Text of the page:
Embodying Ecology Through Experiential Art
Making tortillas, and much of the work in this subsistence farming community, is critical to daily life, reflecting an intimate connection between a healthy body and the natural environment it interacts with and learns from. Traditional activities, or those that people trace back to what “Maya people do,” are critical not simply because they are valued in the community or because they provide a healthy, local source of food. They are critical because practicing them actually changes individual bodies through phenomenological experience. Heightened sensory experience changes us, both mentally and physically. Experiencing traditional activities, through everyday ritual, can make us well.
“Embodied ecological heritage” was conceived in response to the lack of ways to adequately conceptualize the links between a healthy body (and mind) and traditional ecological knowledge and practice. It takes into account gaps in existing discussions and conceptualizations surrounding the health/TEK link, extending beyond ethnobotanical intersections toward a richer understanding of how bodies change through ecological interactions.
The “Community Members”
Featured in this video are members of the community of Santa Cruz in the Toledo district, Belize. Hoping to convey what inspired the development of the embodied ecological heritage framework, we asked them to describe their practices important to their lives and well-being. We hope that the connections they make will enhance the discussions provided by the academics, leading to a more holistic understanding of how embodied ecological heritage might be used in a wide variety of contexts.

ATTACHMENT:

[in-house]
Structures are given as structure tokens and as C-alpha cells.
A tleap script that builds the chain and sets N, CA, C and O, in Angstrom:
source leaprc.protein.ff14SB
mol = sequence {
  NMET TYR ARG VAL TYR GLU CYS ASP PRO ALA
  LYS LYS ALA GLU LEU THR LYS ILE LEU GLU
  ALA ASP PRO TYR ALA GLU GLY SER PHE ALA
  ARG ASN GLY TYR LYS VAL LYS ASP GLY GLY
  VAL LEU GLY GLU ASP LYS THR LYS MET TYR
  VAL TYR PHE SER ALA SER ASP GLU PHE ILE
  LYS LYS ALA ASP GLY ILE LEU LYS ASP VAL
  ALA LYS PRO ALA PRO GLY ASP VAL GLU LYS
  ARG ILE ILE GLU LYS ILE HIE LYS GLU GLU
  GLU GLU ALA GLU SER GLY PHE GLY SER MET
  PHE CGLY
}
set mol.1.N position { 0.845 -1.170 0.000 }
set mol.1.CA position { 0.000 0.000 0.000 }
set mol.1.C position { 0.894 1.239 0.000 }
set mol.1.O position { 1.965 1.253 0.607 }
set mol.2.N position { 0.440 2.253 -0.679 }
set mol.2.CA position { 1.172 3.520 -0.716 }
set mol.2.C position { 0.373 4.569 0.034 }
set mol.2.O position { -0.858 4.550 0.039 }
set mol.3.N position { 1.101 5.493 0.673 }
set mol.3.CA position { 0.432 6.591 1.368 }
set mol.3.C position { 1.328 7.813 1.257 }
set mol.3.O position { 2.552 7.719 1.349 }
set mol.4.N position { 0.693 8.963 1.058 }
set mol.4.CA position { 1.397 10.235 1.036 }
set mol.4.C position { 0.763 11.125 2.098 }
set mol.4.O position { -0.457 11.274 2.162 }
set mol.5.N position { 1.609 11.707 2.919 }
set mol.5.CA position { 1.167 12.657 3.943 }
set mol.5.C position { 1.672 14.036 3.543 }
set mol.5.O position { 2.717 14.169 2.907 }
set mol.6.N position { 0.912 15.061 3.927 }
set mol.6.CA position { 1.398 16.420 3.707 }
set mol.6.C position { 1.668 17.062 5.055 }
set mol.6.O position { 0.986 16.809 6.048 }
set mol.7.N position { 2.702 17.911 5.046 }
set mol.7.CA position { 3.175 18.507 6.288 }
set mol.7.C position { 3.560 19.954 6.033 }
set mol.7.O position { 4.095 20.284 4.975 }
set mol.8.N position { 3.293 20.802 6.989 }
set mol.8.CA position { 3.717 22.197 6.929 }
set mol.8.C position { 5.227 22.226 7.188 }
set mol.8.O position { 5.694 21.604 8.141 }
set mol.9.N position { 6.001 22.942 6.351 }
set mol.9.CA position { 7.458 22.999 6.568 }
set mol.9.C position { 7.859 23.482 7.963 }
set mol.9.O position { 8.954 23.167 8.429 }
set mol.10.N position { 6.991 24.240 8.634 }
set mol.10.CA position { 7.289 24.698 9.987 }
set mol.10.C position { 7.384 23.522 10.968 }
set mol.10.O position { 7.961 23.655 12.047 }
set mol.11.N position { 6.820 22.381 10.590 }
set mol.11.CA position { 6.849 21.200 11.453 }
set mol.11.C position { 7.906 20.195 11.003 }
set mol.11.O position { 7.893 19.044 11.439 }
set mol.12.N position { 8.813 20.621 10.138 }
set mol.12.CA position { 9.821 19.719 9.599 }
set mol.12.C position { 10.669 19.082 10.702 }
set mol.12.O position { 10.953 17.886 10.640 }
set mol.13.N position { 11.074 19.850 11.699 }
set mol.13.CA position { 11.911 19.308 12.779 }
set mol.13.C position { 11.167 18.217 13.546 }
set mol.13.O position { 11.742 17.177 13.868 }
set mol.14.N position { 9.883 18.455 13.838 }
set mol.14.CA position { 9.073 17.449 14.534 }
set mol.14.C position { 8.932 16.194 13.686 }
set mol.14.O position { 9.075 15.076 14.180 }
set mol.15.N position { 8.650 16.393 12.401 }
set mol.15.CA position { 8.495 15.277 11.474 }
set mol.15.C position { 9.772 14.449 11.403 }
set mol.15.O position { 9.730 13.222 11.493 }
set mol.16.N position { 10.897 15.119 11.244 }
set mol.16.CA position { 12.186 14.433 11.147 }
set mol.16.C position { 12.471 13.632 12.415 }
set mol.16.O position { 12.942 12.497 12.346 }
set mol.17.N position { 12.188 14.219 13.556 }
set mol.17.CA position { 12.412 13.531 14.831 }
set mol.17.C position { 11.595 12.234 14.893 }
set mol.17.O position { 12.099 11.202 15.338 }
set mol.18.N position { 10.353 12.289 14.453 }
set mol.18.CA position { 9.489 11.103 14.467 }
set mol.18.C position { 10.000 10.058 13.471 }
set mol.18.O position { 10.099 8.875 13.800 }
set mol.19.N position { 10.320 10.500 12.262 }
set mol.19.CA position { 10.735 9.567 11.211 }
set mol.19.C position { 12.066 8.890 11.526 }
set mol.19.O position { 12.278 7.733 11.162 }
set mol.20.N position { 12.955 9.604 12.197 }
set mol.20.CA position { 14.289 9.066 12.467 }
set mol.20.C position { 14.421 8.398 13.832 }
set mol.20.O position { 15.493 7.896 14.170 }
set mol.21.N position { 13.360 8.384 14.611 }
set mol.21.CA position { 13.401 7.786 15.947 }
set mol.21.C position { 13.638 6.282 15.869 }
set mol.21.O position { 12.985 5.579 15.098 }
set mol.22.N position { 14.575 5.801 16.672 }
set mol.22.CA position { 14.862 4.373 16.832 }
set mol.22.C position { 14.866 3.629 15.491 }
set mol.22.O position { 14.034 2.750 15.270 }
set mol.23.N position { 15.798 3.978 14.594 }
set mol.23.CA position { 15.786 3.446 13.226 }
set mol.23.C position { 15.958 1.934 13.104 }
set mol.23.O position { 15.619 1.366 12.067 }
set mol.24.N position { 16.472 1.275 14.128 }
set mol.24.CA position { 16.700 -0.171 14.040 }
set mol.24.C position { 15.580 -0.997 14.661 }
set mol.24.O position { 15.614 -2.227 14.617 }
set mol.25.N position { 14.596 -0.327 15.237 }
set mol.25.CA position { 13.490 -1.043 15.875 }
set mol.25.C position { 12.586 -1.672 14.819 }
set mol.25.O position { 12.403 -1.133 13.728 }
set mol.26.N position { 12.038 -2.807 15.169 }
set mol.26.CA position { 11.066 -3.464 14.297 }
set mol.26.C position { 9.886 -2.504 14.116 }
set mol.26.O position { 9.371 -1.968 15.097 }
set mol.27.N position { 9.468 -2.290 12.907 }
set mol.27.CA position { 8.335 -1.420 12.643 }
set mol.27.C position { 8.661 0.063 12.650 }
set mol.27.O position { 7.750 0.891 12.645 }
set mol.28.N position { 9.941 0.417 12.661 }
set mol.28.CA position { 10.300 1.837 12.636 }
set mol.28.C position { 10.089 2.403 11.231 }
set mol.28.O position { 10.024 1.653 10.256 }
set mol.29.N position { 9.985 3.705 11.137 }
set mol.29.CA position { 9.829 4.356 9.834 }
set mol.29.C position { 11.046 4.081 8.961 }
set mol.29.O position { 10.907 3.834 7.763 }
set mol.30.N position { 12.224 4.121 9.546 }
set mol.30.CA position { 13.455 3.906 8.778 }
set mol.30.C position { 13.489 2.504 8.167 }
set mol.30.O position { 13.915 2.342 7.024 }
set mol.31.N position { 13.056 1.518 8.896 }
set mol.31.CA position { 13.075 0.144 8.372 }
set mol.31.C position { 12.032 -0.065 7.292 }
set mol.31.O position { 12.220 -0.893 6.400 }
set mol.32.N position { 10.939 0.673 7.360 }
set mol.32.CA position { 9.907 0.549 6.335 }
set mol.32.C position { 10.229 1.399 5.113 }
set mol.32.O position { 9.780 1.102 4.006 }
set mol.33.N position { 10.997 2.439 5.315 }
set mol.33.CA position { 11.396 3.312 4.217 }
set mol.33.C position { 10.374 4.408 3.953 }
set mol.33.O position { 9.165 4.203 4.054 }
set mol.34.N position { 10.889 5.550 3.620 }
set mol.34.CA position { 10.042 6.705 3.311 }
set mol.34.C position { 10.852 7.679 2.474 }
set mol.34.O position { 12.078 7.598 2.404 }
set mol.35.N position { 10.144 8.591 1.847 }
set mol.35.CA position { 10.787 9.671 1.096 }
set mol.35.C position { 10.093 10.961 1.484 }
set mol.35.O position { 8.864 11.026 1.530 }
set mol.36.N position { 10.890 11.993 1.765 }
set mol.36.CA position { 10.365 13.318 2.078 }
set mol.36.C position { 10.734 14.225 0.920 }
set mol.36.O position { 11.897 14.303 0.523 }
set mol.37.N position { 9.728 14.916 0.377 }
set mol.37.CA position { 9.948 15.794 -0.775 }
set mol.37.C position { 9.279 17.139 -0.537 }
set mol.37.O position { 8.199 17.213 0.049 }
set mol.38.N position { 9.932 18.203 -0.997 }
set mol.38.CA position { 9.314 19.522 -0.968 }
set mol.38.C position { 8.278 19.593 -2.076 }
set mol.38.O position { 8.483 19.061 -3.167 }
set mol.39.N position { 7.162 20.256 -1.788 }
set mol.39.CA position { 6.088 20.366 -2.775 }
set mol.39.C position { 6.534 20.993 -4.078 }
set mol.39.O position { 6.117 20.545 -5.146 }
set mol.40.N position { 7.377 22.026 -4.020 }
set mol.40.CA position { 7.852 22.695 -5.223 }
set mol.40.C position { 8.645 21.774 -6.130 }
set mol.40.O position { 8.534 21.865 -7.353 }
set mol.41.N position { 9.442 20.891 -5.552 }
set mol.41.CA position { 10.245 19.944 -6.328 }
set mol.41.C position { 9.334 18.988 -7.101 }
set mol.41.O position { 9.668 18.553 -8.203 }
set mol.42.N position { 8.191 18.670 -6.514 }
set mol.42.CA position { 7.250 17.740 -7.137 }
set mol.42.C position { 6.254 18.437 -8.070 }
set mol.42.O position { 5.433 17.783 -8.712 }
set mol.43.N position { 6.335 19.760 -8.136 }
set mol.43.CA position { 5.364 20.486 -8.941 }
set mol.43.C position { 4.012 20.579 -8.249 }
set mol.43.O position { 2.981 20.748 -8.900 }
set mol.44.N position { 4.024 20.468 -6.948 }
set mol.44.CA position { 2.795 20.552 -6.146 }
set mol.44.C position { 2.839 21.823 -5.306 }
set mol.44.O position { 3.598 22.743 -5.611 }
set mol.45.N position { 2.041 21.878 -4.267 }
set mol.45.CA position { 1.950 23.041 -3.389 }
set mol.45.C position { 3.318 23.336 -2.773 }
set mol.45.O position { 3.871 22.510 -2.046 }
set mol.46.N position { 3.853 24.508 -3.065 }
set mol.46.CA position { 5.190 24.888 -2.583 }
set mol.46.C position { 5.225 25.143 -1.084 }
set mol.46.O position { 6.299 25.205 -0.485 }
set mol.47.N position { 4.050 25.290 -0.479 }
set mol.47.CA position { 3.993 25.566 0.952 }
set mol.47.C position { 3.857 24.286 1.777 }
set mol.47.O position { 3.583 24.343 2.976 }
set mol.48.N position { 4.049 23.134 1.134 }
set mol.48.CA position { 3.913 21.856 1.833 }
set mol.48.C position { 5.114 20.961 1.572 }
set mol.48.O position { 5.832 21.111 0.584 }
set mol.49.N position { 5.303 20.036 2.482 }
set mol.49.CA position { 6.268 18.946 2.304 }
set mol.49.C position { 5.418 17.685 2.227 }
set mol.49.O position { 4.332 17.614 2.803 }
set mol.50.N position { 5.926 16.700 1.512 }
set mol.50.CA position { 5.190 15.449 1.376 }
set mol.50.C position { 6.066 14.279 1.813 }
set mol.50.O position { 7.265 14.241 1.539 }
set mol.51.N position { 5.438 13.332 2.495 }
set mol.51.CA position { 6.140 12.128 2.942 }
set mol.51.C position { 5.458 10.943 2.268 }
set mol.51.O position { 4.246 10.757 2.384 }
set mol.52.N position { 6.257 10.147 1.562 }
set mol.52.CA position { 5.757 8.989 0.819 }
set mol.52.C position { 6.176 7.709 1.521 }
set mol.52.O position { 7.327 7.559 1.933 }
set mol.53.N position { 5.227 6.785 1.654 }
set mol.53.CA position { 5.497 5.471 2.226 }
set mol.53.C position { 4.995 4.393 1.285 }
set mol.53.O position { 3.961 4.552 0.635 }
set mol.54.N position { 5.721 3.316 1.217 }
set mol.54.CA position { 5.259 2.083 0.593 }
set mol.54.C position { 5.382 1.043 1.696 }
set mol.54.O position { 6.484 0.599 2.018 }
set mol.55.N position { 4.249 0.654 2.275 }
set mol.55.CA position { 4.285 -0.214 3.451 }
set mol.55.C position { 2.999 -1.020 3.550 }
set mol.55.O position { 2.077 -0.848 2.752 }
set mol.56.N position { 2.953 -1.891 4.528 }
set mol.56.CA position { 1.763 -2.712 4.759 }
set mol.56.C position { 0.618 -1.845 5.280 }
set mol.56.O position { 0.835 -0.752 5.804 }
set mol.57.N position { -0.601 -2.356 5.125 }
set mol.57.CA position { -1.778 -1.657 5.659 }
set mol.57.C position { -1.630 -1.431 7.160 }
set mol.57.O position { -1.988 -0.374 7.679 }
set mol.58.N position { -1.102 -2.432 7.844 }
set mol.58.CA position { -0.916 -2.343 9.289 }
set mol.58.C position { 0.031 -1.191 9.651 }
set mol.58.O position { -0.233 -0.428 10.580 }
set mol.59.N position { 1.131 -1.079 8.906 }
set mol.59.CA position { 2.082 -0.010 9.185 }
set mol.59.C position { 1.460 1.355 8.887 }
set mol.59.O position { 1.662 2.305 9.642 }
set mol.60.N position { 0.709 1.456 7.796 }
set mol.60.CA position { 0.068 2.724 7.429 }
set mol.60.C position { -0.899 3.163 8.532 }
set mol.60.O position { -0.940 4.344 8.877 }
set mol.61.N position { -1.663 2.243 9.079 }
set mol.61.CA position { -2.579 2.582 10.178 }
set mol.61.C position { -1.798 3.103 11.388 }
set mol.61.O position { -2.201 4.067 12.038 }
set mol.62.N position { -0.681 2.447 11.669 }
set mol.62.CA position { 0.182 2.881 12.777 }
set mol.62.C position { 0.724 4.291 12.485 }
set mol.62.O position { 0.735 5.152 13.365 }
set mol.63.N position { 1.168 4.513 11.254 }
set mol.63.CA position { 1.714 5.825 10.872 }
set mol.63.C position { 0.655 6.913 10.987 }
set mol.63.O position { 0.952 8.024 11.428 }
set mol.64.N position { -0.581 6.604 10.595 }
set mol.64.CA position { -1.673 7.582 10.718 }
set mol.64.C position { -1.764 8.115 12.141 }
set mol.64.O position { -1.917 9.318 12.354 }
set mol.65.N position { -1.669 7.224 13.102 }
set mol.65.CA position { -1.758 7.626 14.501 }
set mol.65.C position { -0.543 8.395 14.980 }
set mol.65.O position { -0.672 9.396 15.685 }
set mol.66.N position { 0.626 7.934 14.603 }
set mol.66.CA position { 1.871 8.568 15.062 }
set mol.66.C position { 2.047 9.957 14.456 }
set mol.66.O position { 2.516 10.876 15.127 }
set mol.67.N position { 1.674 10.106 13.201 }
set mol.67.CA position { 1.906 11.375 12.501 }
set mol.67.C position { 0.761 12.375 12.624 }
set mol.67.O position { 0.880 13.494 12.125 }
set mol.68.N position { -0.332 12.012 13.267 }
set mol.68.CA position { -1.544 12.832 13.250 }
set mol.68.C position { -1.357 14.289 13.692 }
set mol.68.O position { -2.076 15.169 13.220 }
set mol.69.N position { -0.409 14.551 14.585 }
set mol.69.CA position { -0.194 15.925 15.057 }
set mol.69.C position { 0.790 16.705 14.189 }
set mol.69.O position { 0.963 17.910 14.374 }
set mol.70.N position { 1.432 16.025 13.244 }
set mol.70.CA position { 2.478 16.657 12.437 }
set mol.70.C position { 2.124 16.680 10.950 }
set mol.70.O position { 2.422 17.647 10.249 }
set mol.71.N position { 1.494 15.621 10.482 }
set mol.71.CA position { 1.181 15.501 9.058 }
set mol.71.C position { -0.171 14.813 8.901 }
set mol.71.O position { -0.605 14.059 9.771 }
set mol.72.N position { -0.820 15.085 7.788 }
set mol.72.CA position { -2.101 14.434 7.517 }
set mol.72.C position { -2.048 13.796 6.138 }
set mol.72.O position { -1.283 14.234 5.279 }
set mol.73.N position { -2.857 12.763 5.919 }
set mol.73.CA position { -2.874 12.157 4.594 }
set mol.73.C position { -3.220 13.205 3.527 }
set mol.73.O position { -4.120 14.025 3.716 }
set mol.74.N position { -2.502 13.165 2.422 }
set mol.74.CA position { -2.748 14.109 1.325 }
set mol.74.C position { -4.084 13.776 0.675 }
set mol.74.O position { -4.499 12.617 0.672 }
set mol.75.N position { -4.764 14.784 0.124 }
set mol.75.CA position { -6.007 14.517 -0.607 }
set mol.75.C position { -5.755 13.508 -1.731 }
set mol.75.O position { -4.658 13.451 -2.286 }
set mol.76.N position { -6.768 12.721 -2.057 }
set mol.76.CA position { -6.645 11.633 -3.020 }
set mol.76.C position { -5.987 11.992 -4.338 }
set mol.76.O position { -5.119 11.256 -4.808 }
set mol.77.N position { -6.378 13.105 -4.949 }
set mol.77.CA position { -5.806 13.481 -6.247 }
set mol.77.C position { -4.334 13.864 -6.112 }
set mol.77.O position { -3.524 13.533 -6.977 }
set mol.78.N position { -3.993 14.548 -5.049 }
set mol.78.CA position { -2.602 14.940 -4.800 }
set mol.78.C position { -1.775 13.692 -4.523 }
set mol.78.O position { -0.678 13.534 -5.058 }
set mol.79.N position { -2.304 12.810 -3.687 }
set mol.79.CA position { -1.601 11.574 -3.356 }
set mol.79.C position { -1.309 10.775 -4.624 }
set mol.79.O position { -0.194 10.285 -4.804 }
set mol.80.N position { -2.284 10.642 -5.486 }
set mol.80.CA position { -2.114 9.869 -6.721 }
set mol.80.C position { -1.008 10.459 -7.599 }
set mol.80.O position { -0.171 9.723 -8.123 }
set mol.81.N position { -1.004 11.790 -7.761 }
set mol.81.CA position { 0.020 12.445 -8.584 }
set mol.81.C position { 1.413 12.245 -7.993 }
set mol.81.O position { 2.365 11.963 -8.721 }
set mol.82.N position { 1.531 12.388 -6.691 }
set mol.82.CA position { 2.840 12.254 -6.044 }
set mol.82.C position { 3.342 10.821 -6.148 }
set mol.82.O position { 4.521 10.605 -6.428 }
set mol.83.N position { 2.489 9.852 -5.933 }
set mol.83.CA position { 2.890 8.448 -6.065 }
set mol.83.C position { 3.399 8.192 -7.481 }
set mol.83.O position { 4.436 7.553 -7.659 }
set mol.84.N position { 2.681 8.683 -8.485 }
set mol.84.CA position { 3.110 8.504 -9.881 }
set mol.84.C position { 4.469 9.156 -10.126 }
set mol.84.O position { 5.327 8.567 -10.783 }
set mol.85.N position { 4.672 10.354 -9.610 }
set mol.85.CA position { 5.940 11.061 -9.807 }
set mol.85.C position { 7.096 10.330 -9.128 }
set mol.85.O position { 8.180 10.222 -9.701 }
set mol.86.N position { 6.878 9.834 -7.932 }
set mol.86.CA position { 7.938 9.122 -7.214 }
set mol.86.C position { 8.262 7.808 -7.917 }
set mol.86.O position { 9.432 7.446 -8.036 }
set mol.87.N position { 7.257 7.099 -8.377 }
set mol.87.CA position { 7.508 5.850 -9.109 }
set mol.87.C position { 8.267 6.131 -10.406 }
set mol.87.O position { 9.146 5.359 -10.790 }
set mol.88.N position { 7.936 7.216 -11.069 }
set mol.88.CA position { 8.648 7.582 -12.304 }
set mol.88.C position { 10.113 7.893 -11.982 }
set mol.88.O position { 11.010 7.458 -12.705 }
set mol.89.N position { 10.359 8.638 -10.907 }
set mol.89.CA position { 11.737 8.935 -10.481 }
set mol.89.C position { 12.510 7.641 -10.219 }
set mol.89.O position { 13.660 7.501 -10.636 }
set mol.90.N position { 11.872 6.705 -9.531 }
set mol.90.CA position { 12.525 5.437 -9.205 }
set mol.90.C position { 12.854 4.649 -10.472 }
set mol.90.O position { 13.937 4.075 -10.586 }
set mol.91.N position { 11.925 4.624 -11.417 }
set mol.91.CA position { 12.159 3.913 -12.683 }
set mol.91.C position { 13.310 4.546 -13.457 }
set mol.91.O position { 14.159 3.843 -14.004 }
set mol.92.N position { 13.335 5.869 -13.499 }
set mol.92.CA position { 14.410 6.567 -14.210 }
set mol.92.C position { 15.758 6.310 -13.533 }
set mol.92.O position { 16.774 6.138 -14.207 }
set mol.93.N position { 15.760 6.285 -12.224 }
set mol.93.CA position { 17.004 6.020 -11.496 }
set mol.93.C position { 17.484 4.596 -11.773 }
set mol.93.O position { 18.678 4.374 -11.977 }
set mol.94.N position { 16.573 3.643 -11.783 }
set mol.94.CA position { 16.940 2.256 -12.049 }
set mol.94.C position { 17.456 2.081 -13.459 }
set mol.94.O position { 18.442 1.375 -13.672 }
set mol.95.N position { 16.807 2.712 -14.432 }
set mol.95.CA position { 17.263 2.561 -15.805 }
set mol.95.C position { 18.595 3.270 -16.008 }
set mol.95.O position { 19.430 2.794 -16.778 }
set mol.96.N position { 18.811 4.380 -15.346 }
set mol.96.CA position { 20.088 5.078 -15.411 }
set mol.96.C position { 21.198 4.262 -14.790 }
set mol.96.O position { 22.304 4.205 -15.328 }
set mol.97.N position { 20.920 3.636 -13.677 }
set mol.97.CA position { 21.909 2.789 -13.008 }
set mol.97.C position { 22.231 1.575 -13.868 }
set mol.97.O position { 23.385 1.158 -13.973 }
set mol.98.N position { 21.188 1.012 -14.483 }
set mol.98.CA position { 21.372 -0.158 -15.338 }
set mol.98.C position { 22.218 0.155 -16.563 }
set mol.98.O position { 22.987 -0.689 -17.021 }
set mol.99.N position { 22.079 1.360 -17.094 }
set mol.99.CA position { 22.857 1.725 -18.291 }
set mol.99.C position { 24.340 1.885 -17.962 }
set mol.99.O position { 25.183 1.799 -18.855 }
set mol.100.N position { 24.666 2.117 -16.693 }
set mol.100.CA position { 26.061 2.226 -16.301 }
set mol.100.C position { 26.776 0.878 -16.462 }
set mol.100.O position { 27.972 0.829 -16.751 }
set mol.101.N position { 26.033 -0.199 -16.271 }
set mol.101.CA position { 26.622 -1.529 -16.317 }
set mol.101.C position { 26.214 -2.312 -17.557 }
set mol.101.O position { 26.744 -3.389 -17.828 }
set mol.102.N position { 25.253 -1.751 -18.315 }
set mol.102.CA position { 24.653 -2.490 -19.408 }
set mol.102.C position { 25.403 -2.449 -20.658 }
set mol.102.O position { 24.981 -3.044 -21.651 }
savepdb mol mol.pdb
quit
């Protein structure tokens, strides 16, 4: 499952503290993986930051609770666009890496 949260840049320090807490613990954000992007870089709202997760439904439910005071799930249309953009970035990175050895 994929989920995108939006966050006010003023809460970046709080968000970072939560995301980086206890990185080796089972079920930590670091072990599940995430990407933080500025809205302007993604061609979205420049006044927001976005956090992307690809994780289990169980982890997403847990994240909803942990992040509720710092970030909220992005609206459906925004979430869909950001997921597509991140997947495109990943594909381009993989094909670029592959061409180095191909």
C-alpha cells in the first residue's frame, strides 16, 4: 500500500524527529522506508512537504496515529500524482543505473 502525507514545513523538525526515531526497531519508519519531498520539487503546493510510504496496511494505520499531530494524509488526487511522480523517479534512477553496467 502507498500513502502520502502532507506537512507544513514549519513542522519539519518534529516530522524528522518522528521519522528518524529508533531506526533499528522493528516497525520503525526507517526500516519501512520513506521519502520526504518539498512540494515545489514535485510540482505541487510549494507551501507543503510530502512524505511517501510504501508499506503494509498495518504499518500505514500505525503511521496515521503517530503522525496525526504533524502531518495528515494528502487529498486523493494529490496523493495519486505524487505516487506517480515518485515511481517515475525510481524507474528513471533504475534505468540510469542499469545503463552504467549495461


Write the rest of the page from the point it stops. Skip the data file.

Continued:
Big thanks to:
Bascilio Teul, Vice-Alcalde
We gathered the pieces for this video installation from anthropologists in various stages of their careers working in applied and academic settings around the world. Hoping to share a wide range of insights, we gave them a simple request: to define the terms “embodied” and/or “ecological” and/or “heritage” as they related to their own work, and to each other. Asking them to self-record a conversational-style monologue, we hoped to convey the fluidity of the terms and concepts they represent, while capturing their personal connections and applications of our installation’s theme, “embodied ecological heritage.”
Thanks so much to:
Rebecca K. Zarger – University of South Florida
Chas Salmen – Univeristy of California – San Francisco – School of Medicine
Paige West – Tow Associate Professor – Barnard College and Columbia University
douglas carl reeser is a doctoral candidate in the Department of Anthropology at the University of South Florida, and is a contributing editor at Recycled Minds and Anthropology News. He is currently working on his dissertation based on research in southern Belize, examining the intersection of State-provided health care with a number of ethnic-based traditional medicines. He also loves food.
Kate Fayers-Kerr – University of Oxford
Kerry Hawk Lessard – Native American Lifelines
Amy McLennan is a DPhil student in Anthropology at the University of Oxford. Her attention is currently focused on the political, social and economic change that has coincided with obesity emergence in a small Pacific island nation. In her DPhil thesis she is specifically interested in the trope of ‘living for today’: what it means in daily practice, where it has come from, and how it is linked to the way in which we relate to food, money, material goods, and to each other. In her work she predominantly draws on biocultural and critical medical anthropological theory, although she also makes use of material from history, economics, epidemiology, sociology, public health and human geography.
Mabel Sabogal – University of South Florida
Hannah Graff – National Heart Forum (UK)
Elizabeth Murray – University of South Florida
We invite you to click below, as an artist and/or academic, to offer your own contribution to our ever-growing traveling and virtual exhibitions!
Reconsider Dissemination: “Embodied Ecological Heritage” by Victoria Costa and Kristina Baines is licensed under a Creative Commons Attribution-NonCommercial-ShareAlike 3.0 Unported License.